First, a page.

CompTIA Security Plus Mock Test Q600

An attacker used an undocumented and unknown application exploit to gain access to a file server. Which of the following BEST describes this type of attack?

A. Integer overflow
B. Cross-site scripting
C. Zero-day
D. Session hijacking
E. XML injection

Correct Answer: C
Section: Threats and Vulnerabilities

Explanation:
The vulnerability is undocumented and unknown. This is zero day vulnerability.
A zero day vulnerability refers to a hole in software that is unknown to the vendor. This security hole is then exploited by hackers before the vendor becomes aware and hurries to fix it — this exploit is called a zero day attack. Uses of zero day attacks can include infiltrating malware, spyware or allowing unwanted access to user information. The term “zero day” refers to the unknown nature of the hole to those outside of the hackers, specifically, the developers. Once the vulnerability becomes known, a race begins for the developer, who must protect users.

Incorrect Answers:
A: Integer overflow is the result of an attempt by a CPU to arithmetically generate a number larger than what can fit in the devoted memory storage space. Arithmetic operations always have the potential of returning unexpected values, which may cause an error that forces the whole program to shut down. For this reason, most programmers prefer to perform mathematical operations inside an exception frame, which returns an exception in the case of integer overflow instead. This is not what is described in this question.
B: Cross-site scripting (XSS) is a type of computer security vulnerability typically found in Web applications. XSS enables attackers to inject client-side script into Web pages viewed by other users. Cross-site scripting uses known vulnerabilities in web-based applications, their servers, or plug-in systems on which they rely. Exploiting one of these, attackers fold malicious content into the content being delivered from the compromised site. When the resulting combined content arrives at the client-side web browser, it has all been delivered from the trusted source, and thus operates under the permissions granted to that system. By finding ways of injecting malicious scripts into web pages, an attacker can gain elevated access-privileges to sensitive page content, session cookies, and a variety of other information maintained by the browser on behalf of the user. This is not what is described in this question.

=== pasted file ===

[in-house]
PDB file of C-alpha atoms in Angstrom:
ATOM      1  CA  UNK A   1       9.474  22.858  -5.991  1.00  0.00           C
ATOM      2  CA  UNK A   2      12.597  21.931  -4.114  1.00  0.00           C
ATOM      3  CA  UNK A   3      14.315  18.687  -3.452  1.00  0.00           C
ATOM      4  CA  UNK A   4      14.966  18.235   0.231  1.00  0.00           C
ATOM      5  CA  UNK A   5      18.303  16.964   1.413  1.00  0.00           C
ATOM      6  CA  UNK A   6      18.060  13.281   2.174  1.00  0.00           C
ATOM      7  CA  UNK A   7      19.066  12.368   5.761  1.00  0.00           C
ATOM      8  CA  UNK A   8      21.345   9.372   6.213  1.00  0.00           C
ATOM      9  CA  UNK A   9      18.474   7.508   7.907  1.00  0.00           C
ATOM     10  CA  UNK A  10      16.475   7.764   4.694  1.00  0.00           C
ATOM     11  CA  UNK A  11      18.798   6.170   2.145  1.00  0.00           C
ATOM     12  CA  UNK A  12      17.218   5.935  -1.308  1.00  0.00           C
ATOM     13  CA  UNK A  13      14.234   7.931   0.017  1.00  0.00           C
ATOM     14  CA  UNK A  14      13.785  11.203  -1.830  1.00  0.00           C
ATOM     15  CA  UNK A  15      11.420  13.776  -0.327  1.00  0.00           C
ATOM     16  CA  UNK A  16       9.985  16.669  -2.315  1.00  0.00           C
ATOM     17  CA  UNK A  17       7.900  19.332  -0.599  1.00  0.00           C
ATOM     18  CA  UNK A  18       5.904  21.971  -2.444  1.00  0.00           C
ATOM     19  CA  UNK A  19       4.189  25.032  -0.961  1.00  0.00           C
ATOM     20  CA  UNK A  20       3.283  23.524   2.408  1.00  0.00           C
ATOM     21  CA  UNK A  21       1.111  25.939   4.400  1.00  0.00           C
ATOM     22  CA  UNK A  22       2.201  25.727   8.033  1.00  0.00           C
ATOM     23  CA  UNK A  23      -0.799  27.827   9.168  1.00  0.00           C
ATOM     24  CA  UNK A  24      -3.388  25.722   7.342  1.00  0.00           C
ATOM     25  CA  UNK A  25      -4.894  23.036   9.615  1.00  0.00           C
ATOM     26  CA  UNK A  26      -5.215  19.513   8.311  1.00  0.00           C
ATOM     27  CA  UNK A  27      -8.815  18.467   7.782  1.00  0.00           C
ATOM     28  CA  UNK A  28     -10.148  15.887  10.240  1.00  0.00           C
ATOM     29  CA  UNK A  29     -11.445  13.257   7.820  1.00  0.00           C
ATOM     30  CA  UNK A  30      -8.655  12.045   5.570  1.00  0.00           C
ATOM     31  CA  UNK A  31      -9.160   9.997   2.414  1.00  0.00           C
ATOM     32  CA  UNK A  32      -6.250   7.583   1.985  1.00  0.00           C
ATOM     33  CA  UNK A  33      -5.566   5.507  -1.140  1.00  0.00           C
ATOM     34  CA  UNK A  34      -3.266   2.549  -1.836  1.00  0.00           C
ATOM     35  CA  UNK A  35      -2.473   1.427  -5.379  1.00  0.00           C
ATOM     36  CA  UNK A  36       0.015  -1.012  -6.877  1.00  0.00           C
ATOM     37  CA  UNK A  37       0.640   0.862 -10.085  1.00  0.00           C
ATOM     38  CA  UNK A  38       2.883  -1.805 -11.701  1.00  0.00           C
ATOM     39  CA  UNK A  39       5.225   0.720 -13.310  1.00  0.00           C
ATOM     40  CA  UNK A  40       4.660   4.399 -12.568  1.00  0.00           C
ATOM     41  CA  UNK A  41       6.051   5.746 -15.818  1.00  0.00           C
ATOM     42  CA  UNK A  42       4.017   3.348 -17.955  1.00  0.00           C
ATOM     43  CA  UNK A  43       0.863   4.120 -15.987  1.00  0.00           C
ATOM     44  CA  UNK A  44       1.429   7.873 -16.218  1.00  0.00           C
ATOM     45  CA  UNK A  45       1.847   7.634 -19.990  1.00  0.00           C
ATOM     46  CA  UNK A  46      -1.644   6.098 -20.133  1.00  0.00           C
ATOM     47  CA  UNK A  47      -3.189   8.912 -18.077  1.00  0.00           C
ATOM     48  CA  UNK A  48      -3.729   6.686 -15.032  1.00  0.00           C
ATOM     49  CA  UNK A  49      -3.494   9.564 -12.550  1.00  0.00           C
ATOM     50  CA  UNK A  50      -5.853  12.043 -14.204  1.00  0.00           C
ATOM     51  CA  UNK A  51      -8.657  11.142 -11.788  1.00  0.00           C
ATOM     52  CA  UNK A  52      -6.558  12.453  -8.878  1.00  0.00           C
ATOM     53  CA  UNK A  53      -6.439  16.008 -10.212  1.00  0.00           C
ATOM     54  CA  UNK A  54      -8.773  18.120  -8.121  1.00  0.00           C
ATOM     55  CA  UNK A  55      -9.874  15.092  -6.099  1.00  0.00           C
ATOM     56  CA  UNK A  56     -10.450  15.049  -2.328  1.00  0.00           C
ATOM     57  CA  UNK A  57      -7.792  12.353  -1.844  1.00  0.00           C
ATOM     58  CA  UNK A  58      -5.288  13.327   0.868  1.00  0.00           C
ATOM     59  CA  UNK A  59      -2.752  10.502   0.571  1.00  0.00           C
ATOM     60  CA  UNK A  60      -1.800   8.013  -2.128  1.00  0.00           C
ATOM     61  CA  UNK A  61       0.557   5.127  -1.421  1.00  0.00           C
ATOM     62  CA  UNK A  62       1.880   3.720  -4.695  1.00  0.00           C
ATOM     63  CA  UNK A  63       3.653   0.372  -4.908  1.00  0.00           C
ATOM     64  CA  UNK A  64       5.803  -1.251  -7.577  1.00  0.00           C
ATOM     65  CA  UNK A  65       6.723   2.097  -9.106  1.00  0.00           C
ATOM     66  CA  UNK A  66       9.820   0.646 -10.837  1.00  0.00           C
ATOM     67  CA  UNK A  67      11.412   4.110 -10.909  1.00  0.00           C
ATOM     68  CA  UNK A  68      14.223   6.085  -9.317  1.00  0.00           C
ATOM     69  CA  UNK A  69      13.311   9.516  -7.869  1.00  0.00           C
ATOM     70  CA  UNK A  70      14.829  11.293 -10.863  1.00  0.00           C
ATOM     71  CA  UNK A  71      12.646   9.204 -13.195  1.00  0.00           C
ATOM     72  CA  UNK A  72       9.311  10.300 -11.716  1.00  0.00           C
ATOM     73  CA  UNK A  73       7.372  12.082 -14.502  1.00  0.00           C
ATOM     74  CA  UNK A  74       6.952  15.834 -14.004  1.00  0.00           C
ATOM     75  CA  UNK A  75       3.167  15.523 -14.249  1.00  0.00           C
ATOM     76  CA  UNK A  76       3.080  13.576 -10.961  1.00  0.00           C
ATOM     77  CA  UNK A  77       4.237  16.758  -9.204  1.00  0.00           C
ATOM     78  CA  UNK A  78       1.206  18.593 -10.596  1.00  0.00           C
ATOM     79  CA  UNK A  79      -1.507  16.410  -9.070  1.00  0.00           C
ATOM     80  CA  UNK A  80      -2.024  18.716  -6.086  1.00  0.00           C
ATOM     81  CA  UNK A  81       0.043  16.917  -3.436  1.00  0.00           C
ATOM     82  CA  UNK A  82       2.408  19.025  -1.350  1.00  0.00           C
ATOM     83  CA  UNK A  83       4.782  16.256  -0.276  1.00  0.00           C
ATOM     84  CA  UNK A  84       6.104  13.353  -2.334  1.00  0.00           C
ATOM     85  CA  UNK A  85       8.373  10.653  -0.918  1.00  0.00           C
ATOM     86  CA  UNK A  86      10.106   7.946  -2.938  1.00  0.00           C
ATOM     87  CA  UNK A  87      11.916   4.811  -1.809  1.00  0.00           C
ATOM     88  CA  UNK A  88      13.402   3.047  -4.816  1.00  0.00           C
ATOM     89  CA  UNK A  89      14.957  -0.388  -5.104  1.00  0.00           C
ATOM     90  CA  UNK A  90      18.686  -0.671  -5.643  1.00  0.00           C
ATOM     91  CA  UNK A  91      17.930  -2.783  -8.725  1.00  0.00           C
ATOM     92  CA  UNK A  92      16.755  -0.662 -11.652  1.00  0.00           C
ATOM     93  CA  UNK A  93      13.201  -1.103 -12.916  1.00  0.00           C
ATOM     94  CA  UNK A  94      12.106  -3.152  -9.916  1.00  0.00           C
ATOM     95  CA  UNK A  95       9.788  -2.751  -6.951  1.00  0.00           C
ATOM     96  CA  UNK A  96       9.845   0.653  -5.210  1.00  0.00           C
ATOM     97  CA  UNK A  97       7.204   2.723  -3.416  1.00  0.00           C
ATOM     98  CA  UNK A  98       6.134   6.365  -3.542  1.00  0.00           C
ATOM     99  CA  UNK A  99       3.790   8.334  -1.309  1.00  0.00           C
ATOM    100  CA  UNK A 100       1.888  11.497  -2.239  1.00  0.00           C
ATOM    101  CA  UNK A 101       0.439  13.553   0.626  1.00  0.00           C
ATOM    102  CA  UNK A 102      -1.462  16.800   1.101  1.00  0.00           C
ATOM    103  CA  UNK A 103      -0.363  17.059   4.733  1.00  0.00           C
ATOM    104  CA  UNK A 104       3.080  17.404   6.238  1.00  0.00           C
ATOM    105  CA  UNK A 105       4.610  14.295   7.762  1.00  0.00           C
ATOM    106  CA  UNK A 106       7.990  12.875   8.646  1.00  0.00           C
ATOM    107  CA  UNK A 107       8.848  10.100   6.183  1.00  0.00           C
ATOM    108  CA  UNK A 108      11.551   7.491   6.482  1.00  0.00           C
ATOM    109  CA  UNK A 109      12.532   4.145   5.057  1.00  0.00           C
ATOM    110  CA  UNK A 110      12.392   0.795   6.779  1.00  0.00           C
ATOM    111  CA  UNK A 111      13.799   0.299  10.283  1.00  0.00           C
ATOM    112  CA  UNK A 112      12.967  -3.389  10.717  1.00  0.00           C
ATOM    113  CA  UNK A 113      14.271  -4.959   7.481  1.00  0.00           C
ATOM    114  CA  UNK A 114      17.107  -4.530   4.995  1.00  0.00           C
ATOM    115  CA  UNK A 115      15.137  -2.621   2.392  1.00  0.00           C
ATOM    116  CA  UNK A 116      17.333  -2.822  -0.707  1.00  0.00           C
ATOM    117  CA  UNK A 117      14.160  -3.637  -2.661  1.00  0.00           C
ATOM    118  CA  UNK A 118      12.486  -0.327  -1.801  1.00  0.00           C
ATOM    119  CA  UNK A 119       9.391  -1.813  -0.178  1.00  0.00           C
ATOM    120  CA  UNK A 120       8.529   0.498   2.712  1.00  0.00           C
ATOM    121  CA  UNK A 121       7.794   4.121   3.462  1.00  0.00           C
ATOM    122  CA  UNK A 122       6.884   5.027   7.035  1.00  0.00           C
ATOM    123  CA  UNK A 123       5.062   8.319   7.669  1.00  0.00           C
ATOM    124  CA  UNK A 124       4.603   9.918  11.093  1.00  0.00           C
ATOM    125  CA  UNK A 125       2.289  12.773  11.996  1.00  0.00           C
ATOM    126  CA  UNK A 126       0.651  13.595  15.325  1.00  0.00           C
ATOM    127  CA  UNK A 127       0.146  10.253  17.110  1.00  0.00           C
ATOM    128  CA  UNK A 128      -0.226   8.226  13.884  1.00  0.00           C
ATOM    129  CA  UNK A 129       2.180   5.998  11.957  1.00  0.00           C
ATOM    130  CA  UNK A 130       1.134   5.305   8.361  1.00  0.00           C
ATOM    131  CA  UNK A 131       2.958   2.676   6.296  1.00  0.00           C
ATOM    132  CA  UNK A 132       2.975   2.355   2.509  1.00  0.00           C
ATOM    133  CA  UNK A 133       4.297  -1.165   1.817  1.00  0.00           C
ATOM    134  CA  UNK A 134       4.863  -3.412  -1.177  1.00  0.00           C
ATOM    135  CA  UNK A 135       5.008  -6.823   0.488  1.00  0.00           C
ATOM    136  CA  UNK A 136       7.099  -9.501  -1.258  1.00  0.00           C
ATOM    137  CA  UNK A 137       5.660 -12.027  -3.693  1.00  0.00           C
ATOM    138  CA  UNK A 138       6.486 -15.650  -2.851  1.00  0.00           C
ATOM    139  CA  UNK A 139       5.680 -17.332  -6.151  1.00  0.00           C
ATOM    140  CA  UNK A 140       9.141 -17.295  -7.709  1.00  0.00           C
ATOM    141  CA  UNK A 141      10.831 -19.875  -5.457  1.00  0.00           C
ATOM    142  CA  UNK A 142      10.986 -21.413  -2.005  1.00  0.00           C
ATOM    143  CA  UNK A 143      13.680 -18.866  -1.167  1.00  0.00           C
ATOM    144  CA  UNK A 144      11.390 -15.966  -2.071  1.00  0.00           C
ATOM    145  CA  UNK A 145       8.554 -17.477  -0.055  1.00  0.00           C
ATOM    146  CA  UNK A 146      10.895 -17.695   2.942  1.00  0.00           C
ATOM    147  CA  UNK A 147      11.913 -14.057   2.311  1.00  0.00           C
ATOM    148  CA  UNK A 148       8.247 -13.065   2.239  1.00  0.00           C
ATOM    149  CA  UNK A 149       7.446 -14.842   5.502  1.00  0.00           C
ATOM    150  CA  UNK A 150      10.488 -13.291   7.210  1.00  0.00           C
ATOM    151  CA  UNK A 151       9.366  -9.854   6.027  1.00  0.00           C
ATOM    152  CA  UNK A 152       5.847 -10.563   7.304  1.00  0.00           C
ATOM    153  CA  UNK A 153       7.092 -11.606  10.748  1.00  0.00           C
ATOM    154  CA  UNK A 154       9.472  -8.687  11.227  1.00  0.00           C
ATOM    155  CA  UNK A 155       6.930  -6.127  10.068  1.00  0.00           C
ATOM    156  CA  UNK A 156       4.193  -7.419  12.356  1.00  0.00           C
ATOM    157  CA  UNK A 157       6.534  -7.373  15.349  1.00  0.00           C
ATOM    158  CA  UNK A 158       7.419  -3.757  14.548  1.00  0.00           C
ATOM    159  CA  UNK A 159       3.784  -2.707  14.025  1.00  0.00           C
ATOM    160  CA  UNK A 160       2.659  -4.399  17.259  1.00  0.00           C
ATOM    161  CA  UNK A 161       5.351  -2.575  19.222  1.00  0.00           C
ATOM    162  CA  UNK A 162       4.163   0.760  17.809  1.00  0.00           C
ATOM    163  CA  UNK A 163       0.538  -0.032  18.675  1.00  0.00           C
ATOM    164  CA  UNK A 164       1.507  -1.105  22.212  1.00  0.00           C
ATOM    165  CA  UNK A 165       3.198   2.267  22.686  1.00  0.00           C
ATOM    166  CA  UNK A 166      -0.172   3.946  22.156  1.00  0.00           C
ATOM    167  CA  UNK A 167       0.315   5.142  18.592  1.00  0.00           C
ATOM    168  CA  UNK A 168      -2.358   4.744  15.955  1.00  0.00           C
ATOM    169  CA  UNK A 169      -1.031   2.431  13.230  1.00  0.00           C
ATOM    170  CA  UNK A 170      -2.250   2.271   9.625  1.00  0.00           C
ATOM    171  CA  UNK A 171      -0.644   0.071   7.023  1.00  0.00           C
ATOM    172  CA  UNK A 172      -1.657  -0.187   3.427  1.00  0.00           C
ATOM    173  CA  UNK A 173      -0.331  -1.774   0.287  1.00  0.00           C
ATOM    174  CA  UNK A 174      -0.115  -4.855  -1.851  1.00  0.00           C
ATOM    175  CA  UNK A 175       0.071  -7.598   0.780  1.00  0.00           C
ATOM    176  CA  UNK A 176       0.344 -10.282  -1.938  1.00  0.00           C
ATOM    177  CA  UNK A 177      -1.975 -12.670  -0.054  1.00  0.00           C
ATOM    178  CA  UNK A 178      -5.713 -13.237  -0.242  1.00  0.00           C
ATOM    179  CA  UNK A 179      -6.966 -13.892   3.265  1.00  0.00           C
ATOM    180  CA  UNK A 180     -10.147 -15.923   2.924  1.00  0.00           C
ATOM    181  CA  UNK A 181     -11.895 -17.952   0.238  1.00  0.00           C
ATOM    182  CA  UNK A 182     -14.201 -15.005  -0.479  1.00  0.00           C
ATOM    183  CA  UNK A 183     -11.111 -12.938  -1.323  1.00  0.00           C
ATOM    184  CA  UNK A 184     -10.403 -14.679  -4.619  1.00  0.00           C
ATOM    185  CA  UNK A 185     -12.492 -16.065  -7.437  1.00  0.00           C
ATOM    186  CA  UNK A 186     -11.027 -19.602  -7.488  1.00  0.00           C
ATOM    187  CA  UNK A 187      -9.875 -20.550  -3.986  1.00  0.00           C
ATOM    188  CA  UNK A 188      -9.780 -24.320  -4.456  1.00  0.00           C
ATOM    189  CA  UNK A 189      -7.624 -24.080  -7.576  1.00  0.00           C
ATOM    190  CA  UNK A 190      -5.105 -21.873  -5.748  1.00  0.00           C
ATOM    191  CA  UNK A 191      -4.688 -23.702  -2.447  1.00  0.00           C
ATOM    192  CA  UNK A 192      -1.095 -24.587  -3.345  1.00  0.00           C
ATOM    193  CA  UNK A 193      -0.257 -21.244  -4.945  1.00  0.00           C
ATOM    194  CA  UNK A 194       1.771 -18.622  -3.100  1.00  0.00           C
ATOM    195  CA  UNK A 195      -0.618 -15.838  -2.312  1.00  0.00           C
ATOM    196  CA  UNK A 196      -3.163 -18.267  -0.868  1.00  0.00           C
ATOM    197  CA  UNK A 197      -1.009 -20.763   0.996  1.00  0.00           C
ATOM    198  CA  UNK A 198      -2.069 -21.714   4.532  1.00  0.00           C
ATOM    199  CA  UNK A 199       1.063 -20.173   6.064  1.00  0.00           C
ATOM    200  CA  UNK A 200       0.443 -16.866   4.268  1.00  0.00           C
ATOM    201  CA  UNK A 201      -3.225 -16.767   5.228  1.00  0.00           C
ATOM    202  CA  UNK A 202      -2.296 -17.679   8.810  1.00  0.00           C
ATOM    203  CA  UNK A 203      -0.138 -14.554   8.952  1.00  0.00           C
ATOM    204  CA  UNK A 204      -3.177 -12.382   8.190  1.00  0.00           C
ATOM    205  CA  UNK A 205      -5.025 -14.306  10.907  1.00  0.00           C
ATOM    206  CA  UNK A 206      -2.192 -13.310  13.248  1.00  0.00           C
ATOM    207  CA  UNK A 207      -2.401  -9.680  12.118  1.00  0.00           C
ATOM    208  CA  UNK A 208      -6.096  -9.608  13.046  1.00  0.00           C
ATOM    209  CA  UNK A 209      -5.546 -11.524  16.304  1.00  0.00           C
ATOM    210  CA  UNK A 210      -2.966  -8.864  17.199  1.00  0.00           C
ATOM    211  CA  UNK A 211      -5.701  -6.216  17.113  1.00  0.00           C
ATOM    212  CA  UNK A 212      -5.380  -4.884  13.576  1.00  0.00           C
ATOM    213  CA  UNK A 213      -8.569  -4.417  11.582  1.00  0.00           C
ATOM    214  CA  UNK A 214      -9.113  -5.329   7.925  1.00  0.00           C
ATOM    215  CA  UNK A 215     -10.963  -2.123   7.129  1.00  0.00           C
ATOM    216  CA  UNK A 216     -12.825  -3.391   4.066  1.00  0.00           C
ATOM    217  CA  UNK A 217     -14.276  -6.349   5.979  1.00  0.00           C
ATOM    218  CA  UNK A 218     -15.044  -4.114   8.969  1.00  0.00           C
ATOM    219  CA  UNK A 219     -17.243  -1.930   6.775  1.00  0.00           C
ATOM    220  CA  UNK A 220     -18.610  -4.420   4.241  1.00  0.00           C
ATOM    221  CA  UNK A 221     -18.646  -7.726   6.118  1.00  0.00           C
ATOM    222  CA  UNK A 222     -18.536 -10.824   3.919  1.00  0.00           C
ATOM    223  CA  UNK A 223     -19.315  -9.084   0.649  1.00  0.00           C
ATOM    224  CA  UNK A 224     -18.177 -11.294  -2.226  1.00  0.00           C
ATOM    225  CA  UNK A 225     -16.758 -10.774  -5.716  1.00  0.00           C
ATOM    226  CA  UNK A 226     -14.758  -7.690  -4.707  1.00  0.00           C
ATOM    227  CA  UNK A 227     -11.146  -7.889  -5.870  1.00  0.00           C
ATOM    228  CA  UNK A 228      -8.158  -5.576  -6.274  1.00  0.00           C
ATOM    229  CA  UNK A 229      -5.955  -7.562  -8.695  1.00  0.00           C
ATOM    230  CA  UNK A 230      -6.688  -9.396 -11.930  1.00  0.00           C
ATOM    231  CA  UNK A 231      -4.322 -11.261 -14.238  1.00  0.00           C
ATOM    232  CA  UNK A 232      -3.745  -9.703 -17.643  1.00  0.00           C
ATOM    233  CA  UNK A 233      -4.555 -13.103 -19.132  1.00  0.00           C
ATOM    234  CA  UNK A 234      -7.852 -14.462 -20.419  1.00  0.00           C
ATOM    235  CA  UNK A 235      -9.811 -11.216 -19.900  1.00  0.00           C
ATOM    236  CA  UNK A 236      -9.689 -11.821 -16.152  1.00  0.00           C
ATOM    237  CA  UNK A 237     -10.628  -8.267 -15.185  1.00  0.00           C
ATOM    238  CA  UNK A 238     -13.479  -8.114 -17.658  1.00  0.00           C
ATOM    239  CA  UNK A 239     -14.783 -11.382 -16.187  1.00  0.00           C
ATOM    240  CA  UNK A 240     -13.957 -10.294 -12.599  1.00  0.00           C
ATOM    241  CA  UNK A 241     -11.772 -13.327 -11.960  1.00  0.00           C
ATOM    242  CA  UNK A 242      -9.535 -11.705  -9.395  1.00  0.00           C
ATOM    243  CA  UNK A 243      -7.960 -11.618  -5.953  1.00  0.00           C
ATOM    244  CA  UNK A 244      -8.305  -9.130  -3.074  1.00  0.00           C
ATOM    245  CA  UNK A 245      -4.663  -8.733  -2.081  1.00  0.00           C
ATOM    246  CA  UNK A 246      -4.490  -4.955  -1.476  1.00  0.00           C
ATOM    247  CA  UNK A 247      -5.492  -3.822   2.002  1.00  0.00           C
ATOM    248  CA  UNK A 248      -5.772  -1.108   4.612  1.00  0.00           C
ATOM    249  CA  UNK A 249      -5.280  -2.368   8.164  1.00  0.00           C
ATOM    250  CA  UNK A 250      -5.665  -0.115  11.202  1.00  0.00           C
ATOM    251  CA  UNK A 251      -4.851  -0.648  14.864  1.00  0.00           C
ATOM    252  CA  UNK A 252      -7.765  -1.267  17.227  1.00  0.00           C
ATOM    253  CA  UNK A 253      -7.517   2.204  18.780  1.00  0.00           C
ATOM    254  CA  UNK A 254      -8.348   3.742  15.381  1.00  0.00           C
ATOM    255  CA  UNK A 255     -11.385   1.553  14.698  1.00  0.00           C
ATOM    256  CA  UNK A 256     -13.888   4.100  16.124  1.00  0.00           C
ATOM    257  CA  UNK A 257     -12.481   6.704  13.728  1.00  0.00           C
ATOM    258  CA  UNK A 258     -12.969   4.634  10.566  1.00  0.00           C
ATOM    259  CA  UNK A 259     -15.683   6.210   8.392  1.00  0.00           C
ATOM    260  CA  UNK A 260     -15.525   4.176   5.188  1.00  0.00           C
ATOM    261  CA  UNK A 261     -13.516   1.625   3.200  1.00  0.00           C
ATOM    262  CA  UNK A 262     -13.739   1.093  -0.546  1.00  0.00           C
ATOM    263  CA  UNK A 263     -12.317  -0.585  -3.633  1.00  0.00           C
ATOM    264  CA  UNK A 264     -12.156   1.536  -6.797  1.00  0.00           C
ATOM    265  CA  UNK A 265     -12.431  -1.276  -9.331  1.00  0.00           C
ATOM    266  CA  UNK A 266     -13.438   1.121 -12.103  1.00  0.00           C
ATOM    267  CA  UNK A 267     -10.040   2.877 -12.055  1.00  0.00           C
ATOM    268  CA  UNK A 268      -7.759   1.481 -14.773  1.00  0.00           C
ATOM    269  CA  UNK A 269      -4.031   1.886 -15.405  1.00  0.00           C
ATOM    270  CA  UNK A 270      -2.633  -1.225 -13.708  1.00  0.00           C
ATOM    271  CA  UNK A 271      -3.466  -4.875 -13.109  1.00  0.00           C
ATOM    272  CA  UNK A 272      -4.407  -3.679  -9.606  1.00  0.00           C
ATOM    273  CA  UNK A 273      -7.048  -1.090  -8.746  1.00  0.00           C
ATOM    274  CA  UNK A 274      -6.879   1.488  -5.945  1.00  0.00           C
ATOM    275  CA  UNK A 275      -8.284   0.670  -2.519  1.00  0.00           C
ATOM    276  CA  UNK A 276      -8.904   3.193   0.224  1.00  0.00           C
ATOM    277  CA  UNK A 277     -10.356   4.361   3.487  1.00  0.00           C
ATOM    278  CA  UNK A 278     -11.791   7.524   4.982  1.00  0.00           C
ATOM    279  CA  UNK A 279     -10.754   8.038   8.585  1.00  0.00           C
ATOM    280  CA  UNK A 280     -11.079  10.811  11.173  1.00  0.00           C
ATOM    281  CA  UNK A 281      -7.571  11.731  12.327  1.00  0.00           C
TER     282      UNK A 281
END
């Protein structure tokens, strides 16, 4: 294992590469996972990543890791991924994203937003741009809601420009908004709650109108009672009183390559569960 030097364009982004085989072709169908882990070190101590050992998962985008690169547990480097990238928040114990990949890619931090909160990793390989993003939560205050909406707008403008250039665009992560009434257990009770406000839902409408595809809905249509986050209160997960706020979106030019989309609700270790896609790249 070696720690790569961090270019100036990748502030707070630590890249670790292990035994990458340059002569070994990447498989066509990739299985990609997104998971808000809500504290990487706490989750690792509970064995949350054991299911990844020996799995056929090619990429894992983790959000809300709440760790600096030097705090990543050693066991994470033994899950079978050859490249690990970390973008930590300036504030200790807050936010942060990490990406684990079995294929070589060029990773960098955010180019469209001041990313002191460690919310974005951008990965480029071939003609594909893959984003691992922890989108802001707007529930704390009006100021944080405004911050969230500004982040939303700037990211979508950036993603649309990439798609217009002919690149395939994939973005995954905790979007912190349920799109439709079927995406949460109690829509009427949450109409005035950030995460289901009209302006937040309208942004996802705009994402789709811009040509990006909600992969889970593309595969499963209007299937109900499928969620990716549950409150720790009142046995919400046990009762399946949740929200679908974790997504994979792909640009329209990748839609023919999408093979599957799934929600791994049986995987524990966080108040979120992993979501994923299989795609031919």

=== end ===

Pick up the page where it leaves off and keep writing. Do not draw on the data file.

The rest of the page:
D: In computer science, session hijacking, sometimes also known as cookie hijacking is the exploitation of a valid computer session — sometimes also called a session key — to gain unauthorized access to information or services in a computer system. In particular, it is used to refer to the theft of a magic cookie used to authenticate a user to a remote server. It has particular relevance to web developers, as the HTTP cookies used to maintain a session on many web sites can be easily stolen by an attacker using an intermediary computer or with access to the saved cookies on the victim’s computer. This is not what is described in this question.
E: When a web user takes advantage of a weakness with SQL by entering values that they should not, it is known as a SQL injection attack. Similarly, when the user enters values that query XML (known as XPath) with values that take advantage of exploits, it is known as an XML injection attack. XPath works in a similar manner to SQL, except that it does not have the same levels of access control, and taking advantage of weaknesses within can return entire documents. The best way to prevent XML injection attacks is to filter the user’s input and sanitize it to make certain that it does not cause XPath to return more data than it should. This is not what is described in this question.

References:
http://www.pctools.com/security-news/zero-day-vulnerability/
http://www.techopedia.com/definition/14427/integer-overflow
http://en.wikipedia.org/wiki/Cross-site_scripting
http://en.wikipedia.org/wiki/Session_hijacking
Dulaney, Emmett and Chuck Eastton, CompTIA Security+ Study Guide, 6th Edition, Sybex, Indianapolis, 2014, p. 337